by Patricia Rosa
On a sunny Friday morning, Bonnie, Christian, Lynnea, Tim and I left Winnipeg for the Whitewater Lake IBA (MB015). As the official observation transcriber for this crew of top birders, my hand got quite the workout! Nothing could have prepared me for the large number of flocks and surprises we encountered throughout the day.
On the way to Whitewater Lake, we made a pit stop in St. Claude as Dickcissel were rumoured to be in the area (or to be less ambiguous, Christan knew they were there!). While Christian put me to shame with this amazing picture of a male Dickcissel mid-tune, I was never able to get the timing right and only managed to capture its derrière (#birderproblems)!
Once in the IBA, we witnessed large flocks of shorebirds, grebes, and ducks in our survey area. The shorebirds were incredibly prominent and diverse! One particular flock of Short-billed Dowitcher counted 440 individuals (total of 710 observed throughout the day!) with one juvenile Long-billed Dowitcher hidden among them. We encountered a variety of sandpipers including 240 Stilt, 21 Least and Pectoral, 13 Semipalmated, and one lonesome Baird’s. The Marbled Godwit’s cackling laugh and American Avocet’s high-pitched kweet-ing was heard throughout the day which reflected in our final count of 143 and 165 respectively.
We were quite entertained by this Cattle Egret, standing on cattle. This would not be the last egret of the day! We were delighted to see three Snowy Egret and 24 Great Egret.
Oh, the grebes! Western, Eared, Red-necked, Pied-billed and even a Clark’s! They were certainly present at Whitewater Lake, with their young in tow. During the excitement of getting a count of the large mixed-flocks, Christian was able to spot a Clark’s Grebe, seemingly paired with a Western Grebe, and their hybrid young. Although very similar to Western, Clark’s Grebe does not have black around the eye and has a brighter yellow bill (see image below for side by side comparison).
Several research groups have found that grebes may be the flamingo’s closest living relative despite their dissimilar appearance and life-history traits (e.g. Chubb 2004; Ericson et al. 2006; Hackett et al. 2008). This finding has been the subject of debate and criticism (e.g. Livezey 2010). What do you think?
We decided to make one last stop before heading to Oak Lake in what is now designated the Tick Bush. Christian and Lynnea warned us that the walk to get to where they had previously seen a Say’s Phoebe would result in us being covered by ticks. A few ticks do not scare avid birders such as ourselves, and so, we headed towards the site. Not only did we not see the Say’s Phoebe, but Tim and I ended up sprinting towards the vehicles to get out of the tick-infested grass as soon as humanly possible! See detailed field notes below:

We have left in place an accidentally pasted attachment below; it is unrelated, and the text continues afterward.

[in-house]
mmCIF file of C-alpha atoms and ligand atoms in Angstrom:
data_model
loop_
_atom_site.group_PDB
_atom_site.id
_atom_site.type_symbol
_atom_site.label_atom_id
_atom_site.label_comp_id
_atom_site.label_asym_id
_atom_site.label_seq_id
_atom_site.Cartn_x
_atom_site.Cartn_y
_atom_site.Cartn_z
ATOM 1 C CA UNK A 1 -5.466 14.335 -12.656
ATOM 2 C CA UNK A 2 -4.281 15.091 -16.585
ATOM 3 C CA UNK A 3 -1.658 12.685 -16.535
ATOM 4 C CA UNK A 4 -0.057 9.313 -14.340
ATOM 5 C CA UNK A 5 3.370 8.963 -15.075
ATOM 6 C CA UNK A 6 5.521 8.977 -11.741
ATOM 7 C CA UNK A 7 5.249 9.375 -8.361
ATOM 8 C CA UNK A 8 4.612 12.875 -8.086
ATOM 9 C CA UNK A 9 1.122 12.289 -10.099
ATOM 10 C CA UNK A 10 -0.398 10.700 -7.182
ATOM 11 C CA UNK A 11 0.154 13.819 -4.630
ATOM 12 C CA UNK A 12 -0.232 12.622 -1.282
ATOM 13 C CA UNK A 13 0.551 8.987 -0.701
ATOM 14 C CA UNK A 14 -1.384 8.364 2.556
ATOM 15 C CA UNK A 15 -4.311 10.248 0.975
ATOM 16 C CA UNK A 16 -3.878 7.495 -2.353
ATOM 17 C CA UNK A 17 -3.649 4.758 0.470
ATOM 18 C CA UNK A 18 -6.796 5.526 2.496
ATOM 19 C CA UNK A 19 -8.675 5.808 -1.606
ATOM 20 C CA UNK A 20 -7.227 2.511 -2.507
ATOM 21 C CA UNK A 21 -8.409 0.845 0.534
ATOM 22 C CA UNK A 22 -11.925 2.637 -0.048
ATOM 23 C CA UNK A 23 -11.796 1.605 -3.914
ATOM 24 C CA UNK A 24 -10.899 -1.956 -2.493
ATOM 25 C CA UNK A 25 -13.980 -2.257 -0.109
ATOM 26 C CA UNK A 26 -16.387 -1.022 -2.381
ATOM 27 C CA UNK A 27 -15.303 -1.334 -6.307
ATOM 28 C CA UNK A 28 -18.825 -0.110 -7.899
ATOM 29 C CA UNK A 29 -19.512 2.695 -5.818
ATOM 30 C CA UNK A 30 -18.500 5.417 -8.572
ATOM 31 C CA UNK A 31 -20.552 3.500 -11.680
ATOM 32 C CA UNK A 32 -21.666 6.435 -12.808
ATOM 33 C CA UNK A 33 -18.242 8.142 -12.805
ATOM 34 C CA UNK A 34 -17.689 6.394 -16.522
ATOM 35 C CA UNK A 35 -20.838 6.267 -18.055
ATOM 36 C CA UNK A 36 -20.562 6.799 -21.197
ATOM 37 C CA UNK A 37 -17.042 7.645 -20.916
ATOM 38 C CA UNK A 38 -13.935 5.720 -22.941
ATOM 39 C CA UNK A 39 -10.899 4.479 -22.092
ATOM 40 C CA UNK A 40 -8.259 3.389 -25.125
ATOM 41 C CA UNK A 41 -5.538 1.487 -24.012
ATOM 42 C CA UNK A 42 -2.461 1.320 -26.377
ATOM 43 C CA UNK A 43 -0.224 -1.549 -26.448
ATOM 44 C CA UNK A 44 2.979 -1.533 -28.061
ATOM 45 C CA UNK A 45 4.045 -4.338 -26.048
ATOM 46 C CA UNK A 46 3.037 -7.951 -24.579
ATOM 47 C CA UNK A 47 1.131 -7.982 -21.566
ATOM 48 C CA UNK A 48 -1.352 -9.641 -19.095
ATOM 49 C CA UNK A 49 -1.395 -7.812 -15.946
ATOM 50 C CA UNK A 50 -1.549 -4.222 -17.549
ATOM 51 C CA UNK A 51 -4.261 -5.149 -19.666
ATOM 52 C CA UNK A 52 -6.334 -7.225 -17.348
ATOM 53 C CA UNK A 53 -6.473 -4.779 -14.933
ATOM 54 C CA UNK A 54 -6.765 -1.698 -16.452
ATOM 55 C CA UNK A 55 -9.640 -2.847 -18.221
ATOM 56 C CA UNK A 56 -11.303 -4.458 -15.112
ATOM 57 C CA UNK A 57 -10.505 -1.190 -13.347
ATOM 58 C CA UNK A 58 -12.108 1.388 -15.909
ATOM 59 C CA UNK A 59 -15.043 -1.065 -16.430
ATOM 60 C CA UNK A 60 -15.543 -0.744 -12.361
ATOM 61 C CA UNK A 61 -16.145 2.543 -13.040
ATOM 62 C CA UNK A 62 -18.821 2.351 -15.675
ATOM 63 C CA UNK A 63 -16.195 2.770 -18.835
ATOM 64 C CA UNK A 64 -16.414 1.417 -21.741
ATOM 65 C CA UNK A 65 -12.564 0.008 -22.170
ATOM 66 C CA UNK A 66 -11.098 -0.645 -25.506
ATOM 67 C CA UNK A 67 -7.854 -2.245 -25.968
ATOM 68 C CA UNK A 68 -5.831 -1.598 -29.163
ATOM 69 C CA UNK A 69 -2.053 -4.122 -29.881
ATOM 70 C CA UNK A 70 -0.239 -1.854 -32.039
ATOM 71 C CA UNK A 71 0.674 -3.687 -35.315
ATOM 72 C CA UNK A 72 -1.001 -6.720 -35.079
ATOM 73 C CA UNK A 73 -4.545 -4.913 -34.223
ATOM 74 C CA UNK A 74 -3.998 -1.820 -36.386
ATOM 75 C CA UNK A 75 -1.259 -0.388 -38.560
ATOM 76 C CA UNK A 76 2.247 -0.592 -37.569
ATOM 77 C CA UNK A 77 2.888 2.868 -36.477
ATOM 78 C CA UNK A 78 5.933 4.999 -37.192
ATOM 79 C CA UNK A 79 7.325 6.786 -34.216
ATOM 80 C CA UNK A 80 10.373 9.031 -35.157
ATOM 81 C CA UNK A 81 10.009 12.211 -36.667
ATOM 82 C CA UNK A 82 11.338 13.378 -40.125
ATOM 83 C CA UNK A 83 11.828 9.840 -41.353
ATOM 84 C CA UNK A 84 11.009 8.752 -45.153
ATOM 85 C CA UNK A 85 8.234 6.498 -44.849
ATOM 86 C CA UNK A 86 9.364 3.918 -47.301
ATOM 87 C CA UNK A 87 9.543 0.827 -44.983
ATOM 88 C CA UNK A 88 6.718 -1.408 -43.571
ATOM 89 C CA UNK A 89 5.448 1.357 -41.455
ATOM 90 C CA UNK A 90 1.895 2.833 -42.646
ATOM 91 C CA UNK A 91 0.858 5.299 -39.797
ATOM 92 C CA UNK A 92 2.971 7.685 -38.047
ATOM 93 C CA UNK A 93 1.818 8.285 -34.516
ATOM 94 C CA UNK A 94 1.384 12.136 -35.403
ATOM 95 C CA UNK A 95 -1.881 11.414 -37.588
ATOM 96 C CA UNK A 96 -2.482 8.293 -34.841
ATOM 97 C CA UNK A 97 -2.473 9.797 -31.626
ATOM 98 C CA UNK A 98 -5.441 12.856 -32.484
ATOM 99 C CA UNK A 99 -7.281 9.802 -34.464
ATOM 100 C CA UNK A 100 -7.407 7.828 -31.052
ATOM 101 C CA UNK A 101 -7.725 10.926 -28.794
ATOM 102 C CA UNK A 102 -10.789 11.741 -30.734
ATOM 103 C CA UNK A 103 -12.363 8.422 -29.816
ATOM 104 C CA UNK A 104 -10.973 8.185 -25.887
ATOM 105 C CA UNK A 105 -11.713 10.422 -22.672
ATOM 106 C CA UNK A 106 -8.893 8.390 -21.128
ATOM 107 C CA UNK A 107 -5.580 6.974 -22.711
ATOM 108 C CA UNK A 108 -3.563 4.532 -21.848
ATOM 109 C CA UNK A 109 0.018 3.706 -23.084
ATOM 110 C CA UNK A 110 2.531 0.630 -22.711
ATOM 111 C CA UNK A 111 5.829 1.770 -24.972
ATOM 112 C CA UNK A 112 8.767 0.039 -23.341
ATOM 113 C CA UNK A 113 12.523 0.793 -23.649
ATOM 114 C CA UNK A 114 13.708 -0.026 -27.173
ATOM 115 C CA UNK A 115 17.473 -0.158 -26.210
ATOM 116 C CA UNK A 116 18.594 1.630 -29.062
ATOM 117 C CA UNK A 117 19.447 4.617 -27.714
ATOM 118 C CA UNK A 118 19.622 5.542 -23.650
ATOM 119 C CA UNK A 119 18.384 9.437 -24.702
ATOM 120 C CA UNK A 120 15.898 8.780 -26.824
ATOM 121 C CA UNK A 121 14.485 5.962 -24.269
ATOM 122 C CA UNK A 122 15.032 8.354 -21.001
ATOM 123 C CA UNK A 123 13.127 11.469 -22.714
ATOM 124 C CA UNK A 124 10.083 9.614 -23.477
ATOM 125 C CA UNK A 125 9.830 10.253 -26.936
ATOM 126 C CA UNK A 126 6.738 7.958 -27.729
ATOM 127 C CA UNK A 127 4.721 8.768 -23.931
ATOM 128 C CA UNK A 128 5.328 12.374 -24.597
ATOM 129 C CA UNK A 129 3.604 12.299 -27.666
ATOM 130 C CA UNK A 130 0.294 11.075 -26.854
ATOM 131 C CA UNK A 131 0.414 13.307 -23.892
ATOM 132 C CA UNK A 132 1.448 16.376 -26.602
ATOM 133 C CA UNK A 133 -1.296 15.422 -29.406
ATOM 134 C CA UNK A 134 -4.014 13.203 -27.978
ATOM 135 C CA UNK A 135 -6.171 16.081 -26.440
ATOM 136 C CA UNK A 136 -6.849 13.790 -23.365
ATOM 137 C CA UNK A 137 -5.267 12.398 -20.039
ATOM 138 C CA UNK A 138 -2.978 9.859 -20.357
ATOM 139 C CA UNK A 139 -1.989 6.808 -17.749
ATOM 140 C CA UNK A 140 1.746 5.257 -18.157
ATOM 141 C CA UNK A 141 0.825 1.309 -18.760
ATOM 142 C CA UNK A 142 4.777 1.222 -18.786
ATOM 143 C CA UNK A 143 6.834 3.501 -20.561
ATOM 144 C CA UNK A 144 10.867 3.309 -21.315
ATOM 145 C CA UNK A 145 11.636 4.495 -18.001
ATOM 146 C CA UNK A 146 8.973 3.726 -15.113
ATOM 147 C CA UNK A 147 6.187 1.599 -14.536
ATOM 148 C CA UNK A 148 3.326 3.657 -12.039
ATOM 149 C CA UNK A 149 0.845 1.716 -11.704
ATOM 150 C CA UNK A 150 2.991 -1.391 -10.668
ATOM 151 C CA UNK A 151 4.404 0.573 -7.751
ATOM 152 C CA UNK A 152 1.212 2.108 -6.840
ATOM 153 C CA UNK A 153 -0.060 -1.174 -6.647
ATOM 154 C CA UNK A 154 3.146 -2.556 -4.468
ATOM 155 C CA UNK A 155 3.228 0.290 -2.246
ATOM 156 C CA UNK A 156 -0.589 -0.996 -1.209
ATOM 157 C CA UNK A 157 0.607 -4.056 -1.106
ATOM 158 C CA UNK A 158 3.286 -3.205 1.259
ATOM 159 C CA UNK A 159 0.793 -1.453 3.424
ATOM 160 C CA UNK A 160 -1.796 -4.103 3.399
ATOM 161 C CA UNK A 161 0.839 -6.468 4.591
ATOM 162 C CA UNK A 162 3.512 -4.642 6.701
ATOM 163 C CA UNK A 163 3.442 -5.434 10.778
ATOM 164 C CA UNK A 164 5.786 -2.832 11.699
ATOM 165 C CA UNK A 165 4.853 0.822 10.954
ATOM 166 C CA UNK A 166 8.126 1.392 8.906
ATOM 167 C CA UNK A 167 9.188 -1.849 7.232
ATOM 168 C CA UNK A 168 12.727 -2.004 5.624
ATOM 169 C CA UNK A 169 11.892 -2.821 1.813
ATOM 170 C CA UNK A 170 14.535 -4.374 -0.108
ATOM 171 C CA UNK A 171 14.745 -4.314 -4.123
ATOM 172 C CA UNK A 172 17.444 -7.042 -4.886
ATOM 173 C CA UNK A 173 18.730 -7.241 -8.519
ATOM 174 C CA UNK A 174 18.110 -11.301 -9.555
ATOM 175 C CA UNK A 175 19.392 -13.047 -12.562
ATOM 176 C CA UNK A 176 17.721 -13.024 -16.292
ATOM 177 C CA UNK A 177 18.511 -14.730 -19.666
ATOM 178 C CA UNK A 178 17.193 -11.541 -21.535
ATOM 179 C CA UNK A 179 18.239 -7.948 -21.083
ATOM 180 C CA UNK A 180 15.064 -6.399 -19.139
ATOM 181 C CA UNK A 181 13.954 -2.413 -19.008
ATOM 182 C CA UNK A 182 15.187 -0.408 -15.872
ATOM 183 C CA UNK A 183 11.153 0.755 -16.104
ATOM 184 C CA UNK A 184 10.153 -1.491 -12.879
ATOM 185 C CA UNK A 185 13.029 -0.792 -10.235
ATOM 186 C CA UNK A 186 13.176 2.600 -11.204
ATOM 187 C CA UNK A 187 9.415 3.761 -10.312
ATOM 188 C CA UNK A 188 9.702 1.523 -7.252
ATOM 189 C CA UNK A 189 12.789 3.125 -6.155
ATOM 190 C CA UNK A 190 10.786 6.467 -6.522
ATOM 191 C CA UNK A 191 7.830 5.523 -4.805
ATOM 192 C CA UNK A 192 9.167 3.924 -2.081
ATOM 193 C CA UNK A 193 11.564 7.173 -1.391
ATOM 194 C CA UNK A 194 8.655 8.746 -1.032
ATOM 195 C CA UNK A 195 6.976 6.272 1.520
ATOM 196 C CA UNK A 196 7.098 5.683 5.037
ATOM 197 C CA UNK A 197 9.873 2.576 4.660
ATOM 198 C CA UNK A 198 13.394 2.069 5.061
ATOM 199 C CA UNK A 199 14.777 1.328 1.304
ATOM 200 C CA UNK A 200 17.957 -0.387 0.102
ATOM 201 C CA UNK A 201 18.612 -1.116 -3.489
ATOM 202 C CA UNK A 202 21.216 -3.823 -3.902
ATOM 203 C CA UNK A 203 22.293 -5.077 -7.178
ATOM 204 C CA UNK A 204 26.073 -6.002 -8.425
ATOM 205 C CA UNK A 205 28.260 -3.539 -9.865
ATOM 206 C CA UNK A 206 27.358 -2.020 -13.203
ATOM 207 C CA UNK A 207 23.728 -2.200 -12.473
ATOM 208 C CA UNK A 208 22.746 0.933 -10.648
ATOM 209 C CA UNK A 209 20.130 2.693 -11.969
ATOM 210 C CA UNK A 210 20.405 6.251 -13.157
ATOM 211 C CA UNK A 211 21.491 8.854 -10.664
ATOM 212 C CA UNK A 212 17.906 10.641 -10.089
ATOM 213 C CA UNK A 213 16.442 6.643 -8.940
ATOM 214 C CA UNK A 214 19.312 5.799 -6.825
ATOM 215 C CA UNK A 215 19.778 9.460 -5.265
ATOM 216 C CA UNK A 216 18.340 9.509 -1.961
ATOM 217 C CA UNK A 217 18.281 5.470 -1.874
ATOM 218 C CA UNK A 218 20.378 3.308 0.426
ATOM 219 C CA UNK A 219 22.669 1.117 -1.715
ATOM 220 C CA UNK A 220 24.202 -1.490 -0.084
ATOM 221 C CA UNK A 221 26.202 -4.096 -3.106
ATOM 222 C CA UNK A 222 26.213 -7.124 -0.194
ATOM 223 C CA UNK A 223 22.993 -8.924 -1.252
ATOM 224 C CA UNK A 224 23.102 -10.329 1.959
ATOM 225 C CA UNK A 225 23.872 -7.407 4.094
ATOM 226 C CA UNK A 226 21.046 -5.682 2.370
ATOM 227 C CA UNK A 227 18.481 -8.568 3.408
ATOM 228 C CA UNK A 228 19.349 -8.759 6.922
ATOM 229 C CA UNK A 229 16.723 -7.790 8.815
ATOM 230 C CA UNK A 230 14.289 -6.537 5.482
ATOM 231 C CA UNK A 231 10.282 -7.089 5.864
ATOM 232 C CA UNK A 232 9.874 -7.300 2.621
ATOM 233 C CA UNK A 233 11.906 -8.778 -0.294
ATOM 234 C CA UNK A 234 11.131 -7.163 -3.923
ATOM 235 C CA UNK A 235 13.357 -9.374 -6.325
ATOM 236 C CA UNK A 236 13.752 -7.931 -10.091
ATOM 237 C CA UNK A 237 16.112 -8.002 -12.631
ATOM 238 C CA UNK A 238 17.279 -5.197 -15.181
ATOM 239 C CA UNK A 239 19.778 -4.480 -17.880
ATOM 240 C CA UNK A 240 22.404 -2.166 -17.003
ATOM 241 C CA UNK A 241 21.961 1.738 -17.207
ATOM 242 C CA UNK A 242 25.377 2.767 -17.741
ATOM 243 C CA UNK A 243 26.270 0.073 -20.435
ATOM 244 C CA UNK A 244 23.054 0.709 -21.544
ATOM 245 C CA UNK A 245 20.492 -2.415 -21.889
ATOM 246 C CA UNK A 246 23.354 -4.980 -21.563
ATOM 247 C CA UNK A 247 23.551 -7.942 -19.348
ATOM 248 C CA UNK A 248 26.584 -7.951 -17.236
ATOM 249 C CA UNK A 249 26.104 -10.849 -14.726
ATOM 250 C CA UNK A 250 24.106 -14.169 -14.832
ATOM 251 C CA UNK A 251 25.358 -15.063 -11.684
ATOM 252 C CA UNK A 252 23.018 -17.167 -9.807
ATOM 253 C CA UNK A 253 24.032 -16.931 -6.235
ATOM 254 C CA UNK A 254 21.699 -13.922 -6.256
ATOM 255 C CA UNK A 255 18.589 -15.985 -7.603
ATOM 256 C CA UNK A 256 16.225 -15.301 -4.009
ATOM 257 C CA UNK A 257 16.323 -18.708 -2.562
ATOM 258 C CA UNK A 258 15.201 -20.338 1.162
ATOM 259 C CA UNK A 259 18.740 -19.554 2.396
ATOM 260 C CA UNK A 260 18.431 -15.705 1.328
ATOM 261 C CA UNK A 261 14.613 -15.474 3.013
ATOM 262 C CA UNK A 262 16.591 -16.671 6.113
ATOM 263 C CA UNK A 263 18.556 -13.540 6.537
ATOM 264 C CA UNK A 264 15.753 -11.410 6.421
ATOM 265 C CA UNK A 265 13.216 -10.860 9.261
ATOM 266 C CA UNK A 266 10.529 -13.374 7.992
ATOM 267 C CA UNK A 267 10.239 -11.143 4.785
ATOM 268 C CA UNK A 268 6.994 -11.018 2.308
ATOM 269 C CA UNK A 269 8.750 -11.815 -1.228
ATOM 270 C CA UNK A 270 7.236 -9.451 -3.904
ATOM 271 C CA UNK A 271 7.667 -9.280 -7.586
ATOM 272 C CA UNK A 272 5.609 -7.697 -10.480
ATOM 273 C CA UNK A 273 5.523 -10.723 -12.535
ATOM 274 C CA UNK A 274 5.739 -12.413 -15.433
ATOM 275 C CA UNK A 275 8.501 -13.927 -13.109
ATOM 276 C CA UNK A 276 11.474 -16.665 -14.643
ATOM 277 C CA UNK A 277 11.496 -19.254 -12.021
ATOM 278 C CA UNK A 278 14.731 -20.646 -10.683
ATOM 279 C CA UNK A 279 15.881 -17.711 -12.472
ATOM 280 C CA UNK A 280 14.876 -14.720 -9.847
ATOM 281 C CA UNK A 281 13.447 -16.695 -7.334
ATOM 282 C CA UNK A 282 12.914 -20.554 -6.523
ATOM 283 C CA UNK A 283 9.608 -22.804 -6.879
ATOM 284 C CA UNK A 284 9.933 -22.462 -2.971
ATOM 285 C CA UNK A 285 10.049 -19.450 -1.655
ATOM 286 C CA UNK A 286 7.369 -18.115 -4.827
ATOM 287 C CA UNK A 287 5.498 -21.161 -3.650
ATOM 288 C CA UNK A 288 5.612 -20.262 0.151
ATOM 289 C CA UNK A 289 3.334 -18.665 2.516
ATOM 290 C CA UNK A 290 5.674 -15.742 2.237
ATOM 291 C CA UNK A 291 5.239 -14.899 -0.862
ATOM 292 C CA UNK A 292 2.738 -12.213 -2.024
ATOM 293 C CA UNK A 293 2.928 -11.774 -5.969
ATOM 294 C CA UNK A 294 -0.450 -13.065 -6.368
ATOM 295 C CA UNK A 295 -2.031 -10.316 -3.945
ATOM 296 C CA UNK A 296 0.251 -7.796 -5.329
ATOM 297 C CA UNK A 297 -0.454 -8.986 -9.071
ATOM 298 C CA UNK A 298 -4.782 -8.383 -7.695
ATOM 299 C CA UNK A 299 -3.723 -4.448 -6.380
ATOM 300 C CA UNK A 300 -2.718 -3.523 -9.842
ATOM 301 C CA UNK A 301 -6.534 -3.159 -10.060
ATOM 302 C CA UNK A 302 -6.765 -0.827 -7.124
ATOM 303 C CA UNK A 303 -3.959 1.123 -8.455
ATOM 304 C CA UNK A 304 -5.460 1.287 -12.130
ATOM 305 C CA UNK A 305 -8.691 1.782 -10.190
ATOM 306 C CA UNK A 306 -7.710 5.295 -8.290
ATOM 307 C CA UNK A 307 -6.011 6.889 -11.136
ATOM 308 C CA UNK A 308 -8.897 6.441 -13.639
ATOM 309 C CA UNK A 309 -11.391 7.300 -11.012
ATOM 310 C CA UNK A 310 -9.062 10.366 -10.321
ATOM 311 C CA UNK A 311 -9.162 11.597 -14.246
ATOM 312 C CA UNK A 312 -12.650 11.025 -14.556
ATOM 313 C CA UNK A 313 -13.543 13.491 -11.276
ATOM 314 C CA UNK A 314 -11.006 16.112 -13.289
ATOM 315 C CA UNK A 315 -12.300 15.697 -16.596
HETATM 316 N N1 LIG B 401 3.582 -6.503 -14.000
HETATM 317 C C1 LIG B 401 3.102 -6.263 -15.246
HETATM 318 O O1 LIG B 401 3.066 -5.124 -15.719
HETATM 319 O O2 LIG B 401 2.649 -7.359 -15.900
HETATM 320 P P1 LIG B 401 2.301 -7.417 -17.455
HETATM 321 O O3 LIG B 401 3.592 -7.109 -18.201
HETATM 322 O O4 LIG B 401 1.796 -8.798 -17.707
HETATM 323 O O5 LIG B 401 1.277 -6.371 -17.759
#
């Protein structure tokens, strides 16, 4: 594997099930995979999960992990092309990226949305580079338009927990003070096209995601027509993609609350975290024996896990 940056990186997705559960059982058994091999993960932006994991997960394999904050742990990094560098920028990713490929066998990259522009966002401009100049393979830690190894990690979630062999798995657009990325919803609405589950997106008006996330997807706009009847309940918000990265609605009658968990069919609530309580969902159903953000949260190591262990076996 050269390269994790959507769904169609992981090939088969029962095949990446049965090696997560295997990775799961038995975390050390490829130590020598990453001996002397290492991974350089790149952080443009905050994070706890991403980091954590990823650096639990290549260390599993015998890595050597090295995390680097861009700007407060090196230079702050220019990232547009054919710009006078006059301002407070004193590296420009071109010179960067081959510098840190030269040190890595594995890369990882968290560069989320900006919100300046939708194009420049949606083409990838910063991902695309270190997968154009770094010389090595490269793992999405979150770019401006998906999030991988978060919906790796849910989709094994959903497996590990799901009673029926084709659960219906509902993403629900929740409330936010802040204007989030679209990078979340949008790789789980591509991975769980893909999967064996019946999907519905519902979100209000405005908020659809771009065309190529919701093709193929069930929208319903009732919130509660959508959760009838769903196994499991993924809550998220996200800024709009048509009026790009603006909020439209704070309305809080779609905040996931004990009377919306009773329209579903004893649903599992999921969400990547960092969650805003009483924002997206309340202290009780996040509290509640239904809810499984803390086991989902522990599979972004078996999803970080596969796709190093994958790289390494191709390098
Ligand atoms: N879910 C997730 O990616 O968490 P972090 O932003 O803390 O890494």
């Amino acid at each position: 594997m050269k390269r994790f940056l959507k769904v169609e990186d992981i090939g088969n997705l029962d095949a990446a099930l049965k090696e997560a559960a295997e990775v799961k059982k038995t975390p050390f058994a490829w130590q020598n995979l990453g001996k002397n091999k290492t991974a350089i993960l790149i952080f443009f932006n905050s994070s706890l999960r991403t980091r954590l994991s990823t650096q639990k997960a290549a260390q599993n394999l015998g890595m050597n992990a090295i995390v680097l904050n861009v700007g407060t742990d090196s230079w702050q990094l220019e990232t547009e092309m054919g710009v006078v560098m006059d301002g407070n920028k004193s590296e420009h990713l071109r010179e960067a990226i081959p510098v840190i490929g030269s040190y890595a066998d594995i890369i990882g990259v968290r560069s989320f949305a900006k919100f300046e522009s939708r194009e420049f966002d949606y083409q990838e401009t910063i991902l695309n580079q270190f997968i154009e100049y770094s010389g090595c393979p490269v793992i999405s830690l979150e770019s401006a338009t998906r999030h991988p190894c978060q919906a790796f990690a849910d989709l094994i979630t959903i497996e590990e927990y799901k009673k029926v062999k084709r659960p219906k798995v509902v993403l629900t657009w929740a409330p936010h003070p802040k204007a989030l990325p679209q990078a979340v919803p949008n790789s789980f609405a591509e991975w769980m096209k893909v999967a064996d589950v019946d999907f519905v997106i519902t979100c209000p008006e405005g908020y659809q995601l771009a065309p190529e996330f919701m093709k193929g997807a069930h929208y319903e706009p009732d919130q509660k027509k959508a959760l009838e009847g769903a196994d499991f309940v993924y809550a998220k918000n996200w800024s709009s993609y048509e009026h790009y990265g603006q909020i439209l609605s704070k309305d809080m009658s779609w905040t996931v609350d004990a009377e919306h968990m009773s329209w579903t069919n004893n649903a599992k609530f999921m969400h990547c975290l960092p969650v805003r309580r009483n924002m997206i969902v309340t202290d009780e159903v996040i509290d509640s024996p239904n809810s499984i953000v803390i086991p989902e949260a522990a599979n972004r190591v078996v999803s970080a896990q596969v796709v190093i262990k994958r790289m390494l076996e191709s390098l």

After a pleasant afternoon in Whitewater Lake (and not so pleasant adventure in the Tick Bush), our day was far from over! We headed to Oak Lake’s Legion Hall to learn about Tiger Beetles from the great expert Dr. Robert Wrigley, followed by an evening Bird Walk on Cherry Point Educational Nature Trail. Stay tuned for part 2!
Take a look at our July count from this Whitewater Lake IBA survey:
Chubb, A. L. (2004). New nuclear evidence for the oldest divergence among neognath birds: the phylogenetic utility of ZENK (i). Molecular Phylogenetics and Evolution, 30, 140-151.
Ericson, P. G., Anderson, C. L., Britton, T., Elzanowski, A., Johansson, U. S., Källersjö, M., et al. (2006). Diversification of Neoaves: integration of molecular sequence data and fossils. Biology Letters, 2, 543-547.
Hackett, S. J., Kimball, R. T., Reddy, S., Bowie, R. C., Braun, E. L., Braun, M. J., et al. (2008). A phylogenomic study of birds reveals their evolutionary history. Science, 320, 1763-1768.
Livezey, B. C. (2011). Grebes and flamingos: standards of evidence, adjudication of disputes, and societal politics in avian systematics. Cladistics, 27, 391-401.